Can Acupuncture Help With Postherpetic Neuralgia?

The pain of postherpetic neuralgia is some of the worst pains a person can experience. Many drugs are used to relieve postherpetic neuralgia pain, including painkillers, capsaicin cream, anticonvulsants, and antidepressants. But when these medications don't work, or don't work well enough, some patients are turning to acupuncture for relief. Acupuncture is used either instead of, or in conjunction with, conventional medical treatments.

Acupuncture and Postherpetic neuralgia

In China all shingles patients are treated with acupuncture. This practice is believed to be the reason that there are so few cases of postherpetic neuralgia there. In the United States, the use of acupuncture as a treatment for postherpetic neuralgia has received only limited study. However, initial trials have shown promising results. In a five-year study of 189 patients aged 20-89 years, 84 percent reported no pain or skin legions at the end of their treatment. Of the remaining patients, 17 percent reported some improvement and 3 percent reported no improvement. S

cientists believe that acupuncture relieves the pain of postherpetic neuralgia by stimulating the nerves, which causes the body to release endorphins (amino acids that relieve pain) and neural transmitters that block pain.

About Acupunture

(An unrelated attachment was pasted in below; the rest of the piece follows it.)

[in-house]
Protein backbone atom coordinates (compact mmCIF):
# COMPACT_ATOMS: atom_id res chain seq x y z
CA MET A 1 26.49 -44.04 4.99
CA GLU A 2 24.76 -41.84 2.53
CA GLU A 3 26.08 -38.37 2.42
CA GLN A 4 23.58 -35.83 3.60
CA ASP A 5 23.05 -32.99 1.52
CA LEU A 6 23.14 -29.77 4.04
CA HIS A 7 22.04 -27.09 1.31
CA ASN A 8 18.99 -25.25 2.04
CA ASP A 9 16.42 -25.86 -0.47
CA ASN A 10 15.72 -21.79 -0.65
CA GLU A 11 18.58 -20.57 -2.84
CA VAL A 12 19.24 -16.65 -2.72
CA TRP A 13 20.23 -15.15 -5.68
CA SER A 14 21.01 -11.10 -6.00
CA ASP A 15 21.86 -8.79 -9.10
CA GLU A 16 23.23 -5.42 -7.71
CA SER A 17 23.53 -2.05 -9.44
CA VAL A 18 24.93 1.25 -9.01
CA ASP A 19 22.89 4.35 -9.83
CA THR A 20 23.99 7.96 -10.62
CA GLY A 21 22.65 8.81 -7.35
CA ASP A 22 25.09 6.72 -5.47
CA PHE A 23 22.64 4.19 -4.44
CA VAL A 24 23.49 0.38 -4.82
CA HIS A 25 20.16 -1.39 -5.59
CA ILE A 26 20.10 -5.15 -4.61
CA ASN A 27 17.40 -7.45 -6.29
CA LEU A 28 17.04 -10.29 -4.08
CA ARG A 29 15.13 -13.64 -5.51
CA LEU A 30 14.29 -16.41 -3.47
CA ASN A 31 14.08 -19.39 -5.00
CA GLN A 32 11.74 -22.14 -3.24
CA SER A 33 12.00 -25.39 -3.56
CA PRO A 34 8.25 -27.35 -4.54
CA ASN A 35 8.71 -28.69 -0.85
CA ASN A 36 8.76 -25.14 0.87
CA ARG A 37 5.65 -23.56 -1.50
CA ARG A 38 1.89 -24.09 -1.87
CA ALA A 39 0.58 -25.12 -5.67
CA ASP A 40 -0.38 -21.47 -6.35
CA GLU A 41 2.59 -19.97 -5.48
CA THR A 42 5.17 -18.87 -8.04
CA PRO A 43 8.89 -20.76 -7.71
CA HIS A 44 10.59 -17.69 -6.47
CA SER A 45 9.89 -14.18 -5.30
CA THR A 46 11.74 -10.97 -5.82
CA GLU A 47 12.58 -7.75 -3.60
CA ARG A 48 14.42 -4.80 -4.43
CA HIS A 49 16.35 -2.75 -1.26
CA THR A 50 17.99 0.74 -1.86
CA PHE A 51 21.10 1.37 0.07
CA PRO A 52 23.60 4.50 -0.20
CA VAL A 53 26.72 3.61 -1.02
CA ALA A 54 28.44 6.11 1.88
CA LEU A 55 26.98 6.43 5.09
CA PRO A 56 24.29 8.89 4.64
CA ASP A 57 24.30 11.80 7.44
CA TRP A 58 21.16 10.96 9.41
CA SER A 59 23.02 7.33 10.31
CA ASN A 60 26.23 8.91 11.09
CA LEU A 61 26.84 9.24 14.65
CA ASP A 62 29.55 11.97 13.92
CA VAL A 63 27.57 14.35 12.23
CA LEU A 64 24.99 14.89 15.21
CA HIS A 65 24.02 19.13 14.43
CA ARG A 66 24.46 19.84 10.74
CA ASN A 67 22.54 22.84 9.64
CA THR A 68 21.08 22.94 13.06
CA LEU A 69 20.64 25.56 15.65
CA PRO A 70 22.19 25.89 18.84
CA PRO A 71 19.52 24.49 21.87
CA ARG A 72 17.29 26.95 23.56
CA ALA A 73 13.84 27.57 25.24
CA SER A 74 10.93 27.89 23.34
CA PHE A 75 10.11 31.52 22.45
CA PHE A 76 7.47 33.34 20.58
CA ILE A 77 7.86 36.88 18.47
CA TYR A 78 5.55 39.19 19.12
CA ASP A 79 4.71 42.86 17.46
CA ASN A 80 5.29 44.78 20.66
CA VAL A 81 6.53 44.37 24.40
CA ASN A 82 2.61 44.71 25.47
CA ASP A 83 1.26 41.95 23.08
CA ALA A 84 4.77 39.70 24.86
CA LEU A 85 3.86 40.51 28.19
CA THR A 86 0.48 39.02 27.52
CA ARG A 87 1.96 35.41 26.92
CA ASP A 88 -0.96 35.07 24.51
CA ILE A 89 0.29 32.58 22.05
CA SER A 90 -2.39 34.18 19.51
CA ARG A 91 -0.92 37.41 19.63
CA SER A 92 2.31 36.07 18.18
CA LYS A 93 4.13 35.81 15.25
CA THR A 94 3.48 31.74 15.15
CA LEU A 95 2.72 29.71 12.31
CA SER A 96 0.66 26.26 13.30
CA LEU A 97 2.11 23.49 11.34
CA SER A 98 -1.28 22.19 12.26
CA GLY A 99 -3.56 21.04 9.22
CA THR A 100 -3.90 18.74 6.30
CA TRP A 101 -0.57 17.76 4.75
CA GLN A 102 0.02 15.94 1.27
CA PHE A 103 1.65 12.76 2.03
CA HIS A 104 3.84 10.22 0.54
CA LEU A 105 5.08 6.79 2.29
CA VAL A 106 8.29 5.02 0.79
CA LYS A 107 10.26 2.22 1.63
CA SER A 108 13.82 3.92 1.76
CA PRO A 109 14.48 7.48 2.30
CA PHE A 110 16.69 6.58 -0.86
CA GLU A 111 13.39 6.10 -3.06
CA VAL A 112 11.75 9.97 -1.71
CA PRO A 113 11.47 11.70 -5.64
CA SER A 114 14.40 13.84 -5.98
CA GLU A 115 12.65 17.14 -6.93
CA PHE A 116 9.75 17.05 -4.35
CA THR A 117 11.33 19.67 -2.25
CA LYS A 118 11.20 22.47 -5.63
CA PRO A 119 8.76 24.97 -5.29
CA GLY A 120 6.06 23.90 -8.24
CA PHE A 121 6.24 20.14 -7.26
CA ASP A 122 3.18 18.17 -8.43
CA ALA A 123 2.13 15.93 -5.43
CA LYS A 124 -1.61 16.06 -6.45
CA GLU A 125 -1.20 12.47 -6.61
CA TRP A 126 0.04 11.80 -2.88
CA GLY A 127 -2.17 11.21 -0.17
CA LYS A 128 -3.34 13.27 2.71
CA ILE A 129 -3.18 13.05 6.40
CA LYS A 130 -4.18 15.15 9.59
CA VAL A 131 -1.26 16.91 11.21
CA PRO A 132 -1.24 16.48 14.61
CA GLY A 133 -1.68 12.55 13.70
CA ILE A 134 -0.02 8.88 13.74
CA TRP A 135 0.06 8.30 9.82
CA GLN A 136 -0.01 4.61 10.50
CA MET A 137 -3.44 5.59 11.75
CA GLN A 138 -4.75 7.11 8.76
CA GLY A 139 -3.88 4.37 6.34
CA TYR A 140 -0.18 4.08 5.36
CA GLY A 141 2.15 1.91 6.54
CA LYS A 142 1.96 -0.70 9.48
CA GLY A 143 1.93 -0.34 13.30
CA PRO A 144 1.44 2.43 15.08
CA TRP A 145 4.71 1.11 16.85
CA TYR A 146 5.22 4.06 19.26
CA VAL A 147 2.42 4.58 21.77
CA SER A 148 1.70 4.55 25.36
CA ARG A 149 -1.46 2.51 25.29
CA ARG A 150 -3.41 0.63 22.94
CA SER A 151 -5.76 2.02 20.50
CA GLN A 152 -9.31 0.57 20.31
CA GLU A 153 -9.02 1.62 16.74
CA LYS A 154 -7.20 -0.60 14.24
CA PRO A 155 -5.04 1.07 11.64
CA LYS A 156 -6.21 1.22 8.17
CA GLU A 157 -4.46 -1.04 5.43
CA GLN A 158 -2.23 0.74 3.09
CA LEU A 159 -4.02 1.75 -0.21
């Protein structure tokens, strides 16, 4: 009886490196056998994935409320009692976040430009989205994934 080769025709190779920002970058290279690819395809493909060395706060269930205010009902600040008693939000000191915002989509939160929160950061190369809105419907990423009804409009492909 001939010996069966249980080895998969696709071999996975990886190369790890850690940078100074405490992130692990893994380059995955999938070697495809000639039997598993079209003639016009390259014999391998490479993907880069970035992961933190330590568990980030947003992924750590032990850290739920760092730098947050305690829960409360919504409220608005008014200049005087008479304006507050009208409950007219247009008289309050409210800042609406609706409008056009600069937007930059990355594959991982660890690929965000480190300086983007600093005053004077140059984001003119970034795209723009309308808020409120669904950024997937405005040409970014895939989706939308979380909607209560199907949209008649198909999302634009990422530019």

Acupuncture is one of the oldest healing practices in the world. It has been practiced in China for thousands of years, and is one of the fundamental parts of traditional Chinese medicine. The Chinese believe that two opposing yet inseparable forces, called yin and yang, maintain a delicate balance in the body.

Yin is seen as passive and cold, while yang is seen as active and hot. When these forces are in balance, you are healthy. When they become unbalanced, you become sick.

The imbalance of yin and yang disrupts the flow of energy, or Chi, through the meridians of the body. Acupuncture is used to restore balance. Sounds a little like magic, but there's a reason it's practice is still prevalent. Whether you believe in chi or not - patients say it works! Pain is caused by defects in the needle or improper placement, so it is important to seek a qualified practitioner who also has conventional medical training. Always check for credentials.

Acupuncture can cause infections or puncture organs when it is not performed correctly. When it comes to acupuncture, sterilization is key. Make sure that your acupuncturist uses disposable needles from a sealed package and swabs your skin with a disinfectant before inserting them. It is also important to make sure your doctor knows you are receiving acupuncture so that treatment of your postherpetic neuralgia can be coordinated. Fortunately, few complications have been reported to the FDA.

More than 8 million Americans have used acupuncture. If you see an acupuncturist, s/he will insert hair-thin, metal needles in your body at specific points to treat your illness. You should experience little or no pain when the needles are inserted. Many say they feel energized or relaxed by the treatment.


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